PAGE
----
South West Reserve Soldiers take part in helicopter training weekend following flood relief effort


Following their recent role in supporting the multi-agency flood relief effort in Dorset, Royal Wessex Yeomanry (RWxY) Reservists have returned to Salisbury Plain for a dynamic training exercise.

Not content with once again getting their hands on the controls of the Challenger 2 Main Battle Tank – one of the most sophisticated and complex Armoured Fighting Vehicles in the World – these civilian volunteers, who spend the working week as window cleaners, shop assistants and company directors, have been working with the most powerful helicopter in the RAF’s fleet during an intense weekend training mission called Exercise Spring Warrior.

Harry Waddington

Harry Waddington had the chance to fly a state of the art helicopter during the dynamic training exercise

For the first time in more than a decade the unit teamed up with RAF. Their joint mission with air crew from 27 Squadron RAF Odiham was to co-ordinate the delivery by air of personnel and their Wolf Scout Land Rovers – with the vehicles under-slung from the giant Chinook aircraft.

Like all of the training they do, it was about preparing them to do it for real whilst deployed on operations in support of the Regular Army.

On any normal Friday 23-year-old Harry Waddington, from Salisbury, would be selling computers at PC World, but in the Army Reserve, he is a gunner on the Challenger 2 Main Battle Tank.

Harry has been a Reservist for over three years, but this Friday was something special as it saw him do something he has never done before in his life; fly in a helicopter, and a Chinook at that.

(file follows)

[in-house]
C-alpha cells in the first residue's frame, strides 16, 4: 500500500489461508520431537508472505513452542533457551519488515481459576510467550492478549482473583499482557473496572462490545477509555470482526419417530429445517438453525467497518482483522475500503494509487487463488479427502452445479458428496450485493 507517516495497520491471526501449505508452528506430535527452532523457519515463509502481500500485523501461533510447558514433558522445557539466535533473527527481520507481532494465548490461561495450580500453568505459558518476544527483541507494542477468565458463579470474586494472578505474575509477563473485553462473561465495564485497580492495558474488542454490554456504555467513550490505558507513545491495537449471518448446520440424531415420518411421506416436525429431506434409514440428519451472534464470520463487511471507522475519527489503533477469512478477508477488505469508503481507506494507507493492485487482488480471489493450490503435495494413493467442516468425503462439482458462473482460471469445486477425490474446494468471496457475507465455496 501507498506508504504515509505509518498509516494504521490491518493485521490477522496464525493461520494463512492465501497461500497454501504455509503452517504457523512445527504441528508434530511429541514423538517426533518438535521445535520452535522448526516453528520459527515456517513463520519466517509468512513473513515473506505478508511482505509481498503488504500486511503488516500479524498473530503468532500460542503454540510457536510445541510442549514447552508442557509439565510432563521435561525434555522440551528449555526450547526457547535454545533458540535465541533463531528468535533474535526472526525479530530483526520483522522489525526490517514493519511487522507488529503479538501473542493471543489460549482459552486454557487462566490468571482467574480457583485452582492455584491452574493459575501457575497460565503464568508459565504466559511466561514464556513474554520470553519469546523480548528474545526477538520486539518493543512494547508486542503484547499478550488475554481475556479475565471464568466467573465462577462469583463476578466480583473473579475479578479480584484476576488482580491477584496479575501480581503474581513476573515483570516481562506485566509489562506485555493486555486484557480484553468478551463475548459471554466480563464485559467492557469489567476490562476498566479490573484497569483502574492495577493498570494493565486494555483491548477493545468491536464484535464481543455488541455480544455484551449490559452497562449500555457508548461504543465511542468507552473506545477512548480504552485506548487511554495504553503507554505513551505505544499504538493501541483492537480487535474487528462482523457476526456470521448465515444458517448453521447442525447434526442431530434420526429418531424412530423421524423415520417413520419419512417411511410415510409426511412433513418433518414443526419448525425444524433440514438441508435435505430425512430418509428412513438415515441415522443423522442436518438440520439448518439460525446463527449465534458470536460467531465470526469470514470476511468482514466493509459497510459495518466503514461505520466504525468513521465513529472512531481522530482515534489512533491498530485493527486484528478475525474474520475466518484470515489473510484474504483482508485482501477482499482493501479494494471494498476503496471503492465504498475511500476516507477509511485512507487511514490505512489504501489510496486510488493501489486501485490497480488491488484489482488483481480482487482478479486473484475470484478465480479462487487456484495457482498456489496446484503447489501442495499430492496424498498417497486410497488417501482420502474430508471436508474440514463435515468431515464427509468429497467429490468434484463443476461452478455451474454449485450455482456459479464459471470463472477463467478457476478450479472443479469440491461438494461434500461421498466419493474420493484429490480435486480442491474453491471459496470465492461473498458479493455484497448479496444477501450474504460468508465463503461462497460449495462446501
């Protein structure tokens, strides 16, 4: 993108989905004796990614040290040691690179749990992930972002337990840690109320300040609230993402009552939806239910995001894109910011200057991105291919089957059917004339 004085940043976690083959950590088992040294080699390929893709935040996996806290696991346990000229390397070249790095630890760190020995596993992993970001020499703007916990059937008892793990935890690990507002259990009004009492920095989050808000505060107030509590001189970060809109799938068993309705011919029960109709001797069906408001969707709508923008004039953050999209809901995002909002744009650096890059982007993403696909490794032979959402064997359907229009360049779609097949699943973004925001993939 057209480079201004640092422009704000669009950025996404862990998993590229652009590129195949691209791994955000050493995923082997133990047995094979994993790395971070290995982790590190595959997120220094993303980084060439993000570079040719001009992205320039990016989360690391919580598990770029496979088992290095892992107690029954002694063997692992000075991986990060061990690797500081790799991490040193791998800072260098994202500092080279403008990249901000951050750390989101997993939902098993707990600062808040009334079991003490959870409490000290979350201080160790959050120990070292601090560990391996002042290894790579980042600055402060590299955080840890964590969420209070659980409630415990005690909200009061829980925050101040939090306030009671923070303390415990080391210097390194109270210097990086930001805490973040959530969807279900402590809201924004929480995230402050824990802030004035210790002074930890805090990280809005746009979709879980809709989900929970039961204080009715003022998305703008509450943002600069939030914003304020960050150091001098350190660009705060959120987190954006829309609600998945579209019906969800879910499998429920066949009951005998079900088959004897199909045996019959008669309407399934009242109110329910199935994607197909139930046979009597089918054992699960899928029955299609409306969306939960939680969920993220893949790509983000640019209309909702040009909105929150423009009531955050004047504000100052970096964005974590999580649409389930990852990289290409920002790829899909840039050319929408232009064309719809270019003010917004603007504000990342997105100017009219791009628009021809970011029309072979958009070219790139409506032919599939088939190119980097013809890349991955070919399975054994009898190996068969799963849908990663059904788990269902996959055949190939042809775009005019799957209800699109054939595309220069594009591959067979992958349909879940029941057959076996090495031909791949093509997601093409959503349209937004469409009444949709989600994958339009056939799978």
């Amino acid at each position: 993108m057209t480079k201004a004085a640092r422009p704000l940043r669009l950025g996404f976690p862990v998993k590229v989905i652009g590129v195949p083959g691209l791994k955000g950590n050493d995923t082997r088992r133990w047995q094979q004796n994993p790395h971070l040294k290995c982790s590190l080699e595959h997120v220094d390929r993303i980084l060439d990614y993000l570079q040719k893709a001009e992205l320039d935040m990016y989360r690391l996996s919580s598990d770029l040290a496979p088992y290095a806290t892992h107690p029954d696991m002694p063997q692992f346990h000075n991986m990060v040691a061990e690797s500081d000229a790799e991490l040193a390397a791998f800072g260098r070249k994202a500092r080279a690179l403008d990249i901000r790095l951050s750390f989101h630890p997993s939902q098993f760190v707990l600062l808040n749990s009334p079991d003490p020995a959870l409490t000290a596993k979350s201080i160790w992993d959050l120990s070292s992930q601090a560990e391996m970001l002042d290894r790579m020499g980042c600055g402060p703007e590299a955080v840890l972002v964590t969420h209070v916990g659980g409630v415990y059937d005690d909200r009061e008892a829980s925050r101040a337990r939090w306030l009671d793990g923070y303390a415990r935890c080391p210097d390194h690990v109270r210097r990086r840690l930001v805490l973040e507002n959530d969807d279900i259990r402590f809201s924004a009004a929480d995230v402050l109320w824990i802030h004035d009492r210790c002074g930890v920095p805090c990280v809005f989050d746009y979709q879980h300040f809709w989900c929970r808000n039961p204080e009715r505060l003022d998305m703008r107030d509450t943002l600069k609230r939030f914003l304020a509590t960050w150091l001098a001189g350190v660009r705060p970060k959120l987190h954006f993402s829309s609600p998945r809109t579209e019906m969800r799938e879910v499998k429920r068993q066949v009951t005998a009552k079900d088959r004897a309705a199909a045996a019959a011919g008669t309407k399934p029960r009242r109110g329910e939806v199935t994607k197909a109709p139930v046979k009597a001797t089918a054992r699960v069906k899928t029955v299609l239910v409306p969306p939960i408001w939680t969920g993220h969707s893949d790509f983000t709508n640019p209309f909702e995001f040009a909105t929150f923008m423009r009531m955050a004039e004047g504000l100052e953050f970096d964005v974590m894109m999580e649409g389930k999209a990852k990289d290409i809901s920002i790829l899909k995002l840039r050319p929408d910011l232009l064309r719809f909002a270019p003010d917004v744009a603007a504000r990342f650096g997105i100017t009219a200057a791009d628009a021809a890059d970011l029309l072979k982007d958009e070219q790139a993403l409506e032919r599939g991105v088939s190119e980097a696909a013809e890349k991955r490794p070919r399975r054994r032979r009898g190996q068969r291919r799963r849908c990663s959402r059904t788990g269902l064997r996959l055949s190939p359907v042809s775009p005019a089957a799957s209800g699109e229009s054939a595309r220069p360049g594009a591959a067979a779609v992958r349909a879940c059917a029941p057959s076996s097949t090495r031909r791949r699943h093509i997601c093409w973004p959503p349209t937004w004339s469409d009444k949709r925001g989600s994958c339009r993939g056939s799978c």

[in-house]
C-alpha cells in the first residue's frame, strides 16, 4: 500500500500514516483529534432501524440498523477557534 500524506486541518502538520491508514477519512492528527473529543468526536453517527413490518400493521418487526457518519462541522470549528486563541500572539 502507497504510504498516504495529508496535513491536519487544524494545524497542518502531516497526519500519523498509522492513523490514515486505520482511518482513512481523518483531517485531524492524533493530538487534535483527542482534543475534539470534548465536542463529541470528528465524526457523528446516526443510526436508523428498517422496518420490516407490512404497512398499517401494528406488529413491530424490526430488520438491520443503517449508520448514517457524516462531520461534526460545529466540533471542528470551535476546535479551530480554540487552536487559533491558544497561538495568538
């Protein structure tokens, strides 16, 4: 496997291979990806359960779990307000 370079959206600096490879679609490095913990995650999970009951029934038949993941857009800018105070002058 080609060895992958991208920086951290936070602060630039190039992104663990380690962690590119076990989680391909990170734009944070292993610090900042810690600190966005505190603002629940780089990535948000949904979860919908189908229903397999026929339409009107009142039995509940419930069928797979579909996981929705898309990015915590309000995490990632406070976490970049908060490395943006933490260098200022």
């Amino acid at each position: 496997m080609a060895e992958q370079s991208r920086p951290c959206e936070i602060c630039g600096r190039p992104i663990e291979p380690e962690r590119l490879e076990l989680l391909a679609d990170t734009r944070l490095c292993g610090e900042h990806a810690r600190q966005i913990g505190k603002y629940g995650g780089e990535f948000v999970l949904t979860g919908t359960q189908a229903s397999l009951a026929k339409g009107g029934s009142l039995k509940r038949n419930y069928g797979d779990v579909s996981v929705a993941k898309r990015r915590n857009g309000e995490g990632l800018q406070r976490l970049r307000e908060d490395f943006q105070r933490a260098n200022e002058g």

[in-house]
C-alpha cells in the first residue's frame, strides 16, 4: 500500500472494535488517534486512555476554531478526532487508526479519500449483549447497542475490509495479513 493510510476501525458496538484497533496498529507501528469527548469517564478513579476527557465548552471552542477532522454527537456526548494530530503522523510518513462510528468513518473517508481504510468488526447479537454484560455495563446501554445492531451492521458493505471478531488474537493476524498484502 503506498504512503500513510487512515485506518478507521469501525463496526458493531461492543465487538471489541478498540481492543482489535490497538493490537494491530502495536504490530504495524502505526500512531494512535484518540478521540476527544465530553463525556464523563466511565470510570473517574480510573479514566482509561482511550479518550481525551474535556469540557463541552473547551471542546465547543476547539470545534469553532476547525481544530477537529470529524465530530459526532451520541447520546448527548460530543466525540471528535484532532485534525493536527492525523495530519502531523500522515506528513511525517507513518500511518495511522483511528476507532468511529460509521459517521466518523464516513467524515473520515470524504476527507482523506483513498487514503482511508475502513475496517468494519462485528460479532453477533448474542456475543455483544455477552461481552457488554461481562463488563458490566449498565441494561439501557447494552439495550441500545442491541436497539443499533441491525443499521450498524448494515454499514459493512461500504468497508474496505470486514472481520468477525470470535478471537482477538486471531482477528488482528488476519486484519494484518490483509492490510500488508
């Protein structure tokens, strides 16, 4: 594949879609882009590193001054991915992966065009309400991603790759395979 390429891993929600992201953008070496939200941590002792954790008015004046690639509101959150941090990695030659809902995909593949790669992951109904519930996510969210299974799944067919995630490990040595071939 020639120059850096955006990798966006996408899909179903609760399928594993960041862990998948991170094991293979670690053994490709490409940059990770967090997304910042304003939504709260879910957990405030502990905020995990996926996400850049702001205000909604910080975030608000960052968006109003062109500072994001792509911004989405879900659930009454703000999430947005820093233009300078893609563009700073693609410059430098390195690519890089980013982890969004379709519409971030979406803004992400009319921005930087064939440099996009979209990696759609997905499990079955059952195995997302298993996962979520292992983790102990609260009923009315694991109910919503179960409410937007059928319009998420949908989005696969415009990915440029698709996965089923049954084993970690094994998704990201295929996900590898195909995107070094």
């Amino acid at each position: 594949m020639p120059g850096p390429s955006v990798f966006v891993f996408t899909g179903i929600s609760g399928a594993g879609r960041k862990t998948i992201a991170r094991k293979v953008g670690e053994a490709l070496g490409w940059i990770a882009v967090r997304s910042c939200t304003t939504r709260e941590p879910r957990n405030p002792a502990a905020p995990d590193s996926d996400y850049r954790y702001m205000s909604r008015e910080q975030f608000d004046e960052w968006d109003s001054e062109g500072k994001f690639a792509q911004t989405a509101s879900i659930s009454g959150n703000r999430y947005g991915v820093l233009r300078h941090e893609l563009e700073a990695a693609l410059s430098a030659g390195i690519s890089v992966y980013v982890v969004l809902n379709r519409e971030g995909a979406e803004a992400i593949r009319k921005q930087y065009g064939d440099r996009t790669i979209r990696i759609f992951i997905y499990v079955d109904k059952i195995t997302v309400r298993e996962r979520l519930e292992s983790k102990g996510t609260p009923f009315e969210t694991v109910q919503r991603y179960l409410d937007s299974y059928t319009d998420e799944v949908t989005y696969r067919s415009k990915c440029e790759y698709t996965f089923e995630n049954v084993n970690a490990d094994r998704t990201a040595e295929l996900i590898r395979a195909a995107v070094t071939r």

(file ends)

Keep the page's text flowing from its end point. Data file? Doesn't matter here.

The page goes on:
“You feel the heat behind you and the exhaust,” he said, “It was all so quick; I got [taken] off my feet a bit when it came into land because the down-draft was incredibly powerful, and I was knelt down and I got knocked over a bit. I did not expect it to be that powerful,”

“Where else are you going to have the chance to do something like that? Hop in a Chinook and dive ou,  if anyone is on the fence, just jump in.

“That is what I did,” he added, “I mean before I joined the Reserves I was a musician, a long haired musician, you know, and I decided to just do something completely different and I have not regretted a second of it. It has been amazing”.

The majority of the 50 or more Reservists who took part in Exercise Spring Warrior are based at B Squadron in Salisbury and were supported by their colleagues from C Squadron in Cirencester.

Their job is to crew the Challenger 2 Main Battle Tank. It is a job that will play a vital role in military operations in the future.

Over the next few years the Royal Wessex Yeomanry will become one of only a handful of Reserve units to be a part of the British Army Reactive Forces.

This means they will be held at a state of higher readiness compared to other Reservists and prepared to deploy anywhere around the World to protect Britain’s interests and national security.

Major Richard Morgan the Officer Commanding B Squadron in Salisbury said: “We are using tanks for the first time this weekend as proof of principal to see if it is possible to take tanks out on a weekend, given the amount of time it takes to get a tank ready to move and hand it back afterwards.

“We use the Wolf Scout Land Rovers as surrogate training platforms given the complexity of cost and getting tanks out all the time, we can practice with living-off vehicles in the field, communicating on the radios and practising troop movements using the Land Rovers before moving on to using the tanks.”

Reserve Forces